Valentines Day is another prime example that the true, originaly meaning has gone RIGHT OUT THE WINDOW. Valentines Day is about expressing love towards the one you love, now it’s about spending $50 on long stem roses that could be purchased for $20 on any other day and teddy bears that collect dust. Fredrik sent me a bunch of flowers on Valentines Day one year and as much as I appreciated him sending me flowers, I told him to give me a plant next time instead because at least a plant will continue growing. As I remarked to my friend on Friday, “We’re expressing our love by sending dead plant sex organs to each other??”

Anyways. As much as I agree that society needs to change their views towards spending, I think that people must also take this message with a grain of salt.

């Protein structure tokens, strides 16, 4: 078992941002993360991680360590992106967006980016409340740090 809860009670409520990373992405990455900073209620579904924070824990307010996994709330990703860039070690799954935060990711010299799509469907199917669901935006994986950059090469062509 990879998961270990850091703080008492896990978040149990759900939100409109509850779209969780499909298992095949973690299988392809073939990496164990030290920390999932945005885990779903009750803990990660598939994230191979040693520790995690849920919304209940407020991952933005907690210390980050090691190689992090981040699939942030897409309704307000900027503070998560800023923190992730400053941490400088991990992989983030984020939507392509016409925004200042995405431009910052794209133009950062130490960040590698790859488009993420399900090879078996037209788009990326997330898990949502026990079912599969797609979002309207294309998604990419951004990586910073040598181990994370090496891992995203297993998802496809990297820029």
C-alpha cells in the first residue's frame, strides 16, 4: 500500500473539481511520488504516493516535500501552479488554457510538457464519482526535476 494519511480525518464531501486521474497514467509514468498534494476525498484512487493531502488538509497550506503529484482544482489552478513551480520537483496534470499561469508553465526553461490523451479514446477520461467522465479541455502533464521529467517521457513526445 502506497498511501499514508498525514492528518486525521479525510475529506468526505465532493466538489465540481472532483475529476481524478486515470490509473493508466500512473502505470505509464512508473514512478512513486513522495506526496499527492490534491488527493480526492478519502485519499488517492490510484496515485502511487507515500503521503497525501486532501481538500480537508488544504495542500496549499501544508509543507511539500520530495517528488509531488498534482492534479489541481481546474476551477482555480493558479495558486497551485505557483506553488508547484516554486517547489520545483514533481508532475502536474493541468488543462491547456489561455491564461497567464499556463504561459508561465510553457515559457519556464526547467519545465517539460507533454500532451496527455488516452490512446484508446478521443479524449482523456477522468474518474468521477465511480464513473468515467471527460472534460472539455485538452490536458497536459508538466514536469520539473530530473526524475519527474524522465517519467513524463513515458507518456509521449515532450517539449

I don’t think people should spend nothing all together but in moderation. Here’s a message from the big bad economists and our mind controlling governments: “You need to consume otherwise the system will collapse.” I don’t mean consume like buy so much stuff that you wind up in thousands of dollars in debt and buying all the stuff you frankly do not need. But you have to admit that we do need to consume just a little bit. I have friends who work in retail and if people don’t buy stuff from their stores, they will be out of jobs. Don’t tell me that it’s a lie that “big brother” wants us to believe because it’s a fact. Stores that don’t have customers close and their employees become unemployed. What I’m saying is spend wisely.